The Centers for Disease Control and Prevention recently released a staggering and tragic statistic: Heroin overdose deaths tripled from 2010 to 2013.
These numbers are shocking, but they unfortunately come as no surprise to the communities across the U.S. that have been torn apart by drug abuse and deaths from overdose. Addiction to opioids including heroin and prescription pills like Vicodin and OxyContin is an epidemic sweeping our nation.
This epidemic is hurting millions of Americans who are struggling with or have lost a loved one to the disease of addiction. I share this pain. I felt it personally when I lost my son, who was just 25 years old at the time, to the crippling disease of addiction. I feel this pain every day.
After my son's passing, I refocused my life to lessening the pain and stigma associated with this disease in our communities. I founded Shatterproof in the hopes of turning a story of tragedy into one of hope. There's a lack of resources for Americans struggling with addiction, and that's what I set out to change. Along the way I found that sound public policy is critical to providing a support system that can protect our children and save lives within our communities.
Recently I wrote about the various activities in President Obama's administration when it comes to policies aimed at stemming addiction. While these are promising developments, much more activity has occurred at the state level.
Shatterproof recently made what we believe to be the largest financial commitment to state-level advocacy in the fight against addiction. This is an exciting time for our organization as we organize with states and local communities who are hard at work to change how our society views and treats addiction. We're currently focusing on enacting laws in four states that we believe will save lives: Connecticut, Florida, Kentucky and West Virginia.
Many states have already tackled the growing issue of drug overdose through a twin set of laws that will save thousands of lives. The first law makes available the medication, naloxone, an antidote to opioid overdose, to first responders, emergency personnel and individuals at risk of experiencing or witnessing an overdose. This FDA-approved, non-addictive medication takes mere seconds to save a life, but only if those who can administer it have access to it at the emergency scene.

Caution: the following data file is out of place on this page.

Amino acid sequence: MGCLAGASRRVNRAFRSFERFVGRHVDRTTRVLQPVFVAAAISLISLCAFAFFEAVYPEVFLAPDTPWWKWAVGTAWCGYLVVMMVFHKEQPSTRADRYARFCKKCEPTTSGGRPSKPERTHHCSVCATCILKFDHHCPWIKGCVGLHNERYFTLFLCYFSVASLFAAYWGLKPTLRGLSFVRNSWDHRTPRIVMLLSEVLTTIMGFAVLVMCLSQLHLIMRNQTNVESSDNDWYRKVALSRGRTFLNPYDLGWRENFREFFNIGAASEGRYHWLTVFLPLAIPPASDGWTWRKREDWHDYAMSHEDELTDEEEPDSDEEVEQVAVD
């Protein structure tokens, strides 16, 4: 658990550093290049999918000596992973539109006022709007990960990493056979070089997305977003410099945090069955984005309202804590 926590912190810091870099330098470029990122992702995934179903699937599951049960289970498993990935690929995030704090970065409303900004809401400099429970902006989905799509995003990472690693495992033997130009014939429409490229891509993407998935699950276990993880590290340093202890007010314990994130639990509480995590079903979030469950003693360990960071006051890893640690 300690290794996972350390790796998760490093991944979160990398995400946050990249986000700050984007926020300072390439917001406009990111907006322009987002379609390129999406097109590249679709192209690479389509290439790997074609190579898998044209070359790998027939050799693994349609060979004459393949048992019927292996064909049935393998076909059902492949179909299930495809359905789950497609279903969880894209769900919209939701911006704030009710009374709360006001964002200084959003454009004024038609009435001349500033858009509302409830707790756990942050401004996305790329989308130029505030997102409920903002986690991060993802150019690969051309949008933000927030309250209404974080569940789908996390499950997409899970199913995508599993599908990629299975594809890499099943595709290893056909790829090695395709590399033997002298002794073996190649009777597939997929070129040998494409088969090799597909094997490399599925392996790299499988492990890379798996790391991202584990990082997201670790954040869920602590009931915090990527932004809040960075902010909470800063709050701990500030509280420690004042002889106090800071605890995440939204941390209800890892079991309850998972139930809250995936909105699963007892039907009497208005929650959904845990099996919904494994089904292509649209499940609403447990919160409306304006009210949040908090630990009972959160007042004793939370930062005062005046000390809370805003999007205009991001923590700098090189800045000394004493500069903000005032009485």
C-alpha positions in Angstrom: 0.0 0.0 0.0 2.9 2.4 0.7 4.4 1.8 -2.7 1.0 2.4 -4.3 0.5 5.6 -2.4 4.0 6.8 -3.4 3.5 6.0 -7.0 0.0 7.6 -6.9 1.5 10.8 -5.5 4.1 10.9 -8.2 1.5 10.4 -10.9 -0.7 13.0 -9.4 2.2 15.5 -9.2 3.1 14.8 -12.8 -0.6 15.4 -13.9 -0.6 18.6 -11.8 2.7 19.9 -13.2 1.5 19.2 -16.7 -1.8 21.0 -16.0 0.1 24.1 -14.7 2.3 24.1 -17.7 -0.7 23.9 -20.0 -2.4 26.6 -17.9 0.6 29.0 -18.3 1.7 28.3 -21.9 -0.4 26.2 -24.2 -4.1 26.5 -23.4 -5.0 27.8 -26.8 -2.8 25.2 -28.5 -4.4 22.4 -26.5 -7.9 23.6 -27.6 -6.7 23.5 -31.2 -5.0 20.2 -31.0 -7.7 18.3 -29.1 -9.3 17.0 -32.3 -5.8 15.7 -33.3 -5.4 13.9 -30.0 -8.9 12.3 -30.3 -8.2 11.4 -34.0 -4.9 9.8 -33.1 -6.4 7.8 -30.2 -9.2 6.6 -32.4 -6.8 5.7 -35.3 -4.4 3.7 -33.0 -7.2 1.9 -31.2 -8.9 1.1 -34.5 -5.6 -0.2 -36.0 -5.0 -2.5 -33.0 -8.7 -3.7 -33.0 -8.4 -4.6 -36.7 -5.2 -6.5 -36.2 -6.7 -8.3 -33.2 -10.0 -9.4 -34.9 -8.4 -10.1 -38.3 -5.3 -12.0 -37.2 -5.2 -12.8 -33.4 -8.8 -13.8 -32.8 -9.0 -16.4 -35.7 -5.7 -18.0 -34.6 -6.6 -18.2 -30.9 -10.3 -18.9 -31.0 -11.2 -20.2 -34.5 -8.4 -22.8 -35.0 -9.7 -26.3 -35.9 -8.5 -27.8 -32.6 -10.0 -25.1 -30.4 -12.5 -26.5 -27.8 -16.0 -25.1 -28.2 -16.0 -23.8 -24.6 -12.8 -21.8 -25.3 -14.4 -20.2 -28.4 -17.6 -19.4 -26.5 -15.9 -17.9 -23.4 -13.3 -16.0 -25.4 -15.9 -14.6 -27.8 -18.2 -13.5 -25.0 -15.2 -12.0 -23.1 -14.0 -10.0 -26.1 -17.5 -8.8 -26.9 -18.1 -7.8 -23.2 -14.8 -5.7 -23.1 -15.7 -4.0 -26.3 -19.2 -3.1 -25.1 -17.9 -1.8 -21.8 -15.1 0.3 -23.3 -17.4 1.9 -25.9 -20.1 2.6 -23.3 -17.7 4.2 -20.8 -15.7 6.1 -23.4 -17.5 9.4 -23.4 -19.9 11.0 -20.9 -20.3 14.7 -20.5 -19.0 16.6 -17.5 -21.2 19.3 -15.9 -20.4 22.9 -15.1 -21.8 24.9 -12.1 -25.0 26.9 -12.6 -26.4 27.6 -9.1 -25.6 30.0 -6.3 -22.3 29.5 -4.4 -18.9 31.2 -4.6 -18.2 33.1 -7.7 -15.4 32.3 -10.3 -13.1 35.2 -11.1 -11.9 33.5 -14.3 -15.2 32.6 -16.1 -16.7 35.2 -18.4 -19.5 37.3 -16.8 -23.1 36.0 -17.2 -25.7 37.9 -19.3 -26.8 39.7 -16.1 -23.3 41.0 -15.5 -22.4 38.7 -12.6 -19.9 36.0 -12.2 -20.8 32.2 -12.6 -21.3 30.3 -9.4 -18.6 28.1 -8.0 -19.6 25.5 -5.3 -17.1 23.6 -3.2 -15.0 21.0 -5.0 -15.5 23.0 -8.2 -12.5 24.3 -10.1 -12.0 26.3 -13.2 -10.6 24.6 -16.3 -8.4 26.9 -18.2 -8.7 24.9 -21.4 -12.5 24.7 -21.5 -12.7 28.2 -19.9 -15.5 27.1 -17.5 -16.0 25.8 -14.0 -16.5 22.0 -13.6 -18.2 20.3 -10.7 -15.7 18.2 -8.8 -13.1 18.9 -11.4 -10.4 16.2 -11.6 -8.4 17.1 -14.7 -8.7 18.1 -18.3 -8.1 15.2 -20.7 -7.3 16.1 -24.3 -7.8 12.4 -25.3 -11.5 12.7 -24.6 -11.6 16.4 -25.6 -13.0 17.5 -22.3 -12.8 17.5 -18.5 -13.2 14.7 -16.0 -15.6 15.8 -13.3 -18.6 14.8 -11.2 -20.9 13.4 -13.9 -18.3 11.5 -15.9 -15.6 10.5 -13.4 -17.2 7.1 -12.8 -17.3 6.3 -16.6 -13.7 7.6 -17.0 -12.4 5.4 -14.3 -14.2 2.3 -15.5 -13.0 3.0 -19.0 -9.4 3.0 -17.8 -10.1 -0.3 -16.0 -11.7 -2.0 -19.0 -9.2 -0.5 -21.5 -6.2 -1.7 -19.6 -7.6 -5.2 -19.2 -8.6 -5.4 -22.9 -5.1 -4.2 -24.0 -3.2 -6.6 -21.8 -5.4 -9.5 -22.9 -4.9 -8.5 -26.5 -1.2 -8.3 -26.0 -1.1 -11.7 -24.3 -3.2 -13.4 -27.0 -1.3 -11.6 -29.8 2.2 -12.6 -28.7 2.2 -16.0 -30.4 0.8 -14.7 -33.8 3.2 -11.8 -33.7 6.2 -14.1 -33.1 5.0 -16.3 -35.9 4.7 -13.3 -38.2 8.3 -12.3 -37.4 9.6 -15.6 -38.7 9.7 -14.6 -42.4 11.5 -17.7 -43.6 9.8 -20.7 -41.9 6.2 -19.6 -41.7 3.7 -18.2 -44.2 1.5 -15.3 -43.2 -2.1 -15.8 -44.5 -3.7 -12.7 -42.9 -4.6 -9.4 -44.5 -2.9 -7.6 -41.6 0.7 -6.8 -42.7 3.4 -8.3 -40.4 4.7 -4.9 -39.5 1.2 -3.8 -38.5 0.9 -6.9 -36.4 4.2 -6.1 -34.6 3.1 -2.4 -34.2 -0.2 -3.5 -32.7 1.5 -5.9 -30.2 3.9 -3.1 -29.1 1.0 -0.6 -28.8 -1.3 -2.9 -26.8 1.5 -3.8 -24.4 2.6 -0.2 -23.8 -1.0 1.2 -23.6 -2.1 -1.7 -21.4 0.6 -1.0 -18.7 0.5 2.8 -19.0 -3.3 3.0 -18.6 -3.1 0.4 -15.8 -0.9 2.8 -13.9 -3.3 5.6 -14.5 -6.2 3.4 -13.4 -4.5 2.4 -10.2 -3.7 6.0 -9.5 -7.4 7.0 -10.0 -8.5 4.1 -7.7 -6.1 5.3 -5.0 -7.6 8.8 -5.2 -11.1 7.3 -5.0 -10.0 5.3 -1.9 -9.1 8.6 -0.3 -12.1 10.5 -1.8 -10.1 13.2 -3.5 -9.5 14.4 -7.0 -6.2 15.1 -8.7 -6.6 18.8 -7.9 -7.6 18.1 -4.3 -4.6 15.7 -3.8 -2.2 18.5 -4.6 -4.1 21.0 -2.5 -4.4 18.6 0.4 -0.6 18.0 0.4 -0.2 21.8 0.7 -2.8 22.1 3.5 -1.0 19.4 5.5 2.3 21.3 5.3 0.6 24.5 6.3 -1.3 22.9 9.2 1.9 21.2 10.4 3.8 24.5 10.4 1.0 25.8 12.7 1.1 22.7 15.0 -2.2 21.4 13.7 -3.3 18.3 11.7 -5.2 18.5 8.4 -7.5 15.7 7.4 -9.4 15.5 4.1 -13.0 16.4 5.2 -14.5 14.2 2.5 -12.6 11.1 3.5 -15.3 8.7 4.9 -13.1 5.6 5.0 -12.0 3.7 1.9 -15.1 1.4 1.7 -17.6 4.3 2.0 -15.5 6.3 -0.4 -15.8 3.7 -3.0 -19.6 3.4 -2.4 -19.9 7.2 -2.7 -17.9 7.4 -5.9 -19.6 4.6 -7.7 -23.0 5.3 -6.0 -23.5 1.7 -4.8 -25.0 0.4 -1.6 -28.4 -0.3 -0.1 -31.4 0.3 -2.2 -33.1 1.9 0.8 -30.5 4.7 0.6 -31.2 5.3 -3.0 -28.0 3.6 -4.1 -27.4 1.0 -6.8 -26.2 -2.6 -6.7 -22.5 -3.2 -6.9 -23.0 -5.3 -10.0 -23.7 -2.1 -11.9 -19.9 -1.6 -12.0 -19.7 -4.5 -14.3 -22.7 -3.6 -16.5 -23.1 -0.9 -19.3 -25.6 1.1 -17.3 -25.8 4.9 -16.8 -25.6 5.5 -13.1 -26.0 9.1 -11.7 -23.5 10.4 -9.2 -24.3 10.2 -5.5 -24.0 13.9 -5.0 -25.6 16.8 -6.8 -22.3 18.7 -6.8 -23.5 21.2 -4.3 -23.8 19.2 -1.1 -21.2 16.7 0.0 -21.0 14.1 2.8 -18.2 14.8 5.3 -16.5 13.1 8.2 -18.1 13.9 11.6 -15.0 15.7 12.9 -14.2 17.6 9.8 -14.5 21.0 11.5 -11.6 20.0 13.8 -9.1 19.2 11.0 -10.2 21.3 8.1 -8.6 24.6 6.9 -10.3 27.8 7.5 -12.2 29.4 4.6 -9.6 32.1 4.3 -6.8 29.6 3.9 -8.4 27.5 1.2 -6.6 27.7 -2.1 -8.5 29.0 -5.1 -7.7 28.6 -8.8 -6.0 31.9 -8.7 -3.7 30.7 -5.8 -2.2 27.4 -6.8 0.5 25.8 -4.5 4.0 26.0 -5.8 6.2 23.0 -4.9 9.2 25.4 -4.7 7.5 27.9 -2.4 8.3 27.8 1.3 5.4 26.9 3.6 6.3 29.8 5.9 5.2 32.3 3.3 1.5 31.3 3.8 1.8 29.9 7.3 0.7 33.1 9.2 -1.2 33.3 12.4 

The second law, often called a "911/Good Samaritan" law, provides protections for the persons witnessing or experiencing the overdose from arrest, charges or prosecution for drug and alcohol crimes if someone calls 911. All too often people hesitate or fail to make that critical call for emergency assistance out of fear of what might happen when law enforcement shows up.
It is critical that the states enact this pair of laws, for emergency first responders using naloxone or other methods are not able to save a life if those witnessing an overdose fail to call 911. There are five critical protections that are vital to encourage bystanders to make that 911 call and, in turn, save lives the most lives possible:
1. No arrest, charge or prosecution for possession of a controlled substance.
2. No arrest, charge or prosecution for possession of paraphernalia.
3. No arrest, charge or prosecution for alcohol consumption by minors.
4. No arrest, charge or prosecution for providing or enabling alcohol consumption by minors.
5. No charge or prosecution for those who are on probation, pretrial release, parole, furlough or in the violation of restraining orders.
These are smart public policies that take a commonsense approach to prevent drug overdoses and give people a second chance at life and treatment. Since 2007, twenty one states and the District of Columbia have enacted Good Samaritan measures that protect the 911 caller from charges and arrest, but have yet to become law in some states that need them most. For example, states that don't have this law include West Virginia and Kentucky which have the highest and third highest drug overdose mortality rates in the U.S., respectively.
The good news is Shatterproof is involved in these states that are seeing progress on these critical laws. We applaud West Virginia for signing naloxone access into law this week, and are hopefully for the lawmakers hard at work to make sure ultimately both Good Samaritan and naloxone access laws are enacted in Kentucky, West Virginia, and Florida.
I'm encouraged and believe that, together, we can continue to achieve policy change in these states and across the country. Community leaders and lawmakers can find common ground around the goal of protecting our children from addiction. This is an incredibly important cause affecting millions of Americans in every region, every state, every city and every community. The passage of naloxone access and Good Samaritan laws will bring us one step closer to the ultimate finish line - ending the disease of addiction once and for all.